It is 4:54 AM Eastern Time U.S. I am watching a young Russian woman showing me women’s underwear. She is holding each item up, pointing out details. Will she model the items? Who knows?
I remember when the stereotype of Russian women was of a frumpy middle-aged woman who wore a head scarf (baboushka) and chunky boots. Things have changed a bit. Russia very much has a consumer, free market (capitalistic) economy. Fifty years ago, the United States and The Union Of Soviet Socialist Republics were prepared to annihilate each other and the rest of the world along with them.
Now we have an entire generation who have NO memory of The Cold War, the abject failure of Marxist economics, and the brutality of the Communist totalitarian state. At least one of these young people is now serving in Congress.
The street survivalist wisdom of living under a Marxist economy suggested that one stand on the line whenever a queue formed to buy whatever it was that was available, whether one needed the item or not. For example, toilet paper might be offered in today’s line. One bought the quota of toilet paper available, with the intention of trading your surplus toilet paper for the toothpaste, razor blades or feminine hygiene items someone else may have acquired that you or a family member might need. Americans, used to living in capitalist abundance, have no concept of any other system, where scarcity is the norm.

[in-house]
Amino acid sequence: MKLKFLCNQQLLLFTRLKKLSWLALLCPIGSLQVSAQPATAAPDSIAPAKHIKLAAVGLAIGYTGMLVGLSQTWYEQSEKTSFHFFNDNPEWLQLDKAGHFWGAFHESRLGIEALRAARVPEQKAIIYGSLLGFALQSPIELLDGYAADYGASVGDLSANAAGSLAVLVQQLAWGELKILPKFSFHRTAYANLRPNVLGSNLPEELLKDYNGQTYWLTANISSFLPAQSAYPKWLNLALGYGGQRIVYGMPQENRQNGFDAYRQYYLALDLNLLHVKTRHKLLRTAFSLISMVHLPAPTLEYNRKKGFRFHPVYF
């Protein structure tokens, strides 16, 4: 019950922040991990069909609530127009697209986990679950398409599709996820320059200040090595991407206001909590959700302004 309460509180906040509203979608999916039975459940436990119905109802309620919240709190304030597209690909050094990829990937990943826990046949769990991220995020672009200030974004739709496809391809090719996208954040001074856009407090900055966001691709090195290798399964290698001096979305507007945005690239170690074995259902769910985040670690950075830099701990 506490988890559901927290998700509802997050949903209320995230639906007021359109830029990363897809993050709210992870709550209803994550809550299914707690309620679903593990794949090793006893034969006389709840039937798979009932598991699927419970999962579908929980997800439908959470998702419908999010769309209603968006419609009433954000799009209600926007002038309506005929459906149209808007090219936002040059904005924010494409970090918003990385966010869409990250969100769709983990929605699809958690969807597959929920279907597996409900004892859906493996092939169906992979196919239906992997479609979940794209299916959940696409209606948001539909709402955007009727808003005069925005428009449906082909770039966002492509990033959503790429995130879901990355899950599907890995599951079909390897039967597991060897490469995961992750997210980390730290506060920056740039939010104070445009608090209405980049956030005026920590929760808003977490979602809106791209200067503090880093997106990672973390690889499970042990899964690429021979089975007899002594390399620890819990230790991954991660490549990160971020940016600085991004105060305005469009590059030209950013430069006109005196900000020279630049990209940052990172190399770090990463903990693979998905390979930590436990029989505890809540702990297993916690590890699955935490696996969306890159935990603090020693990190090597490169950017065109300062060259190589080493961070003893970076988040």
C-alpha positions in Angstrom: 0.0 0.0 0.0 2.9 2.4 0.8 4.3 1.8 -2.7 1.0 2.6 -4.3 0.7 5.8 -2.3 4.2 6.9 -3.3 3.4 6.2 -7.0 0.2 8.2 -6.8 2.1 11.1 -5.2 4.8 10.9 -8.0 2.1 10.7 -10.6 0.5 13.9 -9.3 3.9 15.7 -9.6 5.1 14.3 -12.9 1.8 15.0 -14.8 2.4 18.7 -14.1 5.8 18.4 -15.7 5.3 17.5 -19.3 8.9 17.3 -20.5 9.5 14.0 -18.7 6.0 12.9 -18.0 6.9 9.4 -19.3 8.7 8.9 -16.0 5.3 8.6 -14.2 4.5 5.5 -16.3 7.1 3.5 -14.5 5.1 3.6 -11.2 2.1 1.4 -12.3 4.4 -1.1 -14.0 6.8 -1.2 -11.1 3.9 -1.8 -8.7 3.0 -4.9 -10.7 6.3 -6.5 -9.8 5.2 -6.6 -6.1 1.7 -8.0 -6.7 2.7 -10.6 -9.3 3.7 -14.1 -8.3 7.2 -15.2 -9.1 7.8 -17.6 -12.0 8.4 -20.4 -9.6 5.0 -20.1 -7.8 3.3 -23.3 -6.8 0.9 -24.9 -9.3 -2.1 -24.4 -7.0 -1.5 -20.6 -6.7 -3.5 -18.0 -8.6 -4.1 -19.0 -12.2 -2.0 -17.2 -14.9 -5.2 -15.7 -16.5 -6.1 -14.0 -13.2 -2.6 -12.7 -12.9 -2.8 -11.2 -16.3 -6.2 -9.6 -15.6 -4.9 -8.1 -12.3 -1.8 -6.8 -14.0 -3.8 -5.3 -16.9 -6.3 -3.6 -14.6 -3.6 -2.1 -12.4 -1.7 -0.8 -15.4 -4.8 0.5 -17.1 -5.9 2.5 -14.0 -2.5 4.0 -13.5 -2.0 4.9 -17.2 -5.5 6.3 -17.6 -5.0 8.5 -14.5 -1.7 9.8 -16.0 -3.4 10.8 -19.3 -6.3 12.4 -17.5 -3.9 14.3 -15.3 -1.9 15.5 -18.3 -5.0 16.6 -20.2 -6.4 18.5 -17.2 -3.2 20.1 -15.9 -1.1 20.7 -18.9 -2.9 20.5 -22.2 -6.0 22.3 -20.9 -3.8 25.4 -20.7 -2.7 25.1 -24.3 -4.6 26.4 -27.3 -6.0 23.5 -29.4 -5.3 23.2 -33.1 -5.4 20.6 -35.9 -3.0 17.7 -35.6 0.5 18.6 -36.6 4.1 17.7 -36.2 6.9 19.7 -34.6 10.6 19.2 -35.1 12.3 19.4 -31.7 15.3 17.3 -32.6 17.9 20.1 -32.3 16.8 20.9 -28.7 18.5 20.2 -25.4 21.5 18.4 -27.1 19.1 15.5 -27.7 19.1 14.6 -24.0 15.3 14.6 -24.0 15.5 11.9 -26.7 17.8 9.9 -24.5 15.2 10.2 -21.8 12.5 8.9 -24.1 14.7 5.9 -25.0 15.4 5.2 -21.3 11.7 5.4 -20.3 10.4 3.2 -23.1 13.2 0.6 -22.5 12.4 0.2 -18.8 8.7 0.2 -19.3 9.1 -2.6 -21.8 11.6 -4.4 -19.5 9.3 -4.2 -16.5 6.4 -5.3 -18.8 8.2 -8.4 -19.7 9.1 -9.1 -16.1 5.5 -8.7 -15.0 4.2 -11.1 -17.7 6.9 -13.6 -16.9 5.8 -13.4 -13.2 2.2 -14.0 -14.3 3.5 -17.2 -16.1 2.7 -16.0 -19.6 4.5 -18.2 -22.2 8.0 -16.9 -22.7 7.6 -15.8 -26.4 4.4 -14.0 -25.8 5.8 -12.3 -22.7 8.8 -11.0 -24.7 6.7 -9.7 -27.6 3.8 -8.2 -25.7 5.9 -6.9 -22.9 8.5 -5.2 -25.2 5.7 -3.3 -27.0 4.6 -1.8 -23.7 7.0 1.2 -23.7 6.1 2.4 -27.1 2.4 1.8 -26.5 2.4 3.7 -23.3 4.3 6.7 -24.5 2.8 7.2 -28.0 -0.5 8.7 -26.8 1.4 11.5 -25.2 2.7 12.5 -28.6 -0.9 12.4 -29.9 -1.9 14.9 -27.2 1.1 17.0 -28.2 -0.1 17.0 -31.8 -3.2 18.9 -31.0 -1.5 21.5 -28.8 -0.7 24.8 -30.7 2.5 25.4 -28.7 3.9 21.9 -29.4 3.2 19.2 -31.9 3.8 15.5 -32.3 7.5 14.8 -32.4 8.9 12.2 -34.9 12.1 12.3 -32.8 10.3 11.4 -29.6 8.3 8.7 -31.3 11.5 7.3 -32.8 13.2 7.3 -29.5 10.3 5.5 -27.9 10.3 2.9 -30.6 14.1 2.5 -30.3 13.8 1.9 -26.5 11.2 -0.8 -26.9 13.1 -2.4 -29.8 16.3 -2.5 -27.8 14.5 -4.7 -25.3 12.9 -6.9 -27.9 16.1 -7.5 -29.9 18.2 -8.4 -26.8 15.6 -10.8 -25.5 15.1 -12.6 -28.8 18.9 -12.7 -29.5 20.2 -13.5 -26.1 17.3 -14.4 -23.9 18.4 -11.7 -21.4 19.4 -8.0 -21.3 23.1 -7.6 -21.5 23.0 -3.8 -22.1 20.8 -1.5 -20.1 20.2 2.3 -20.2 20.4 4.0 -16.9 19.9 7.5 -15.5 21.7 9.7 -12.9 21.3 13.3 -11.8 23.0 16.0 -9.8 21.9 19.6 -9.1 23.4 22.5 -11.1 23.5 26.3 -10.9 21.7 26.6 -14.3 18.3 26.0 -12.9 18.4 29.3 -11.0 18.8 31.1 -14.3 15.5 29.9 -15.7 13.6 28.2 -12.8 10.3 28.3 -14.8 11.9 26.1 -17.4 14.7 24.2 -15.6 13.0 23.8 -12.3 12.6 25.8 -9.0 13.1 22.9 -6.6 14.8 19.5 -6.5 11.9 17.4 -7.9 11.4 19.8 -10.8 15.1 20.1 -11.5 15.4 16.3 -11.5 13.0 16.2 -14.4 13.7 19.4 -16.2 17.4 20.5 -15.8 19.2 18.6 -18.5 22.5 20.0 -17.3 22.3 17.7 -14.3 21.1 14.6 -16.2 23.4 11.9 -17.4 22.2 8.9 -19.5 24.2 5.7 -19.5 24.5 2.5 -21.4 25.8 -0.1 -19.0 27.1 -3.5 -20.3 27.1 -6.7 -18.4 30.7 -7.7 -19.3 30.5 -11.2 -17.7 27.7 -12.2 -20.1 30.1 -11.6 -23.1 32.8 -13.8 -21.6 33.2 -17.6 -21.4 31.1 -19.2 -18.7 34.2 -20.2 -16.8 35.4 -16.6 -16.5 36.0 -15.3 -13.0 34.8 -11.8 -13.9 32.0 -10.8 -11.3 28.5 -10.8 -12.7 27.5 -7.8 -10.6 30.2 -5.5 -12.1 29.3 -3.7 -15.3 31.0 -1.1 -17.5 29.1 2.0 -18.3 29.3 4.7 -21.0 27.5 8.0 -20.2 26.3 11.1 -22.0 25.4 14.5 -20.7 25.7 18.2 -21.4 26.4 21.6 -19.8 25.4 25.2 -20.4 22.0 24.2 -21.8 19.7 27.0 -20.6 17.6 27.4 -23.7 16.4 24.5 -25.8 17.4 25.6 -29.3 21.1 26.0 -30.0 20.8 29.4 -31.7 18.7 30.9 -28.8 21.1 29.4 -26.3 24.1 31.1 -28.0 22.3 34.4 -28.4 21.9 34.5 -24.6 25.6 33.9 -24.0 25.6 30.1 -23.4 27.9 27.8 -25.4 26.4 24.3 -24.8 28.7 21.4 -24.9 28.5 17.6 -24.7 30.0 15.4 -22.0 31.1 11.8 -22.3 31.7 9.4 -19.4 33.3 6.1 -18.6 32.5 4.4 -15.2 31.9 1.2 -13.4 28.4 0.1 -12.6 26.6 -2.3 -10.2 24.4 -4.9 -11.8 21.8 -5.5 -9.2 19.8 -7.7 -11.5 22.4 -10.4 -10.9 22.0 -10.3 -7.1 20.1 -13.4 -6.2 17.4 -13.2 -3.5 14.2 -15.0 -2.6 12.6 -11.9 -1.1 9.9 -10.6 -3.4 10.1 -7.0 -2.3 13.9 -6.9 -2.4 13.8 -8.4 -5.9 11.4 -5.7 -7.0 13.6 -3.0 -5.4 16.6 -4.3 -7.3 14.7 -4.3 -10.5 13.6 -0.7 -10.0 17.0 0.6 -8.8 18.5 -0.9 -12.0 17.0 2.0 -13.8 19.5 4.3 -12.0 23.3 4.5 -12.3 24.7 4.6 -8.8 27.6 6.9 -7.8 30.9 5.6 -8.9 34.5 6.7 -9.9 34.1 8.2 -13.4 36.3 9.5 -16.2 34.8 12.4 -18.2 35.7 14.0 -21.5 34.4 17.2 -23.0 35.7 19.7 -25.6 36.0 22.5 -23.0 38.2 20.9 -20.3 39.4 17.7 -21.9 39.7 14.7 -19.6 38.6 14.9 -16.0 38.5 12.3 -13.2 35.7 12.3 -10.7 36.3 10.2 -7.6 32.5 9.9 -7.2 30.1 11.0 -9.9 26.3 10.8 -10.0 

The resurgence of the Russian Orthodox Church is another aspect of Russian life we are surprised to hear about. The faith, during the age of Communist suppression, was practiced underground. I remember hearing a man who recalled praying the Our Father during the Nazi bombardment of Stalingrad. His mother taught him the prayer. She could have been denounced and sent to a gulag, a slave labor camp for performing such an action. The spiritual formation of our children is something we take for granted, or worse, neglect.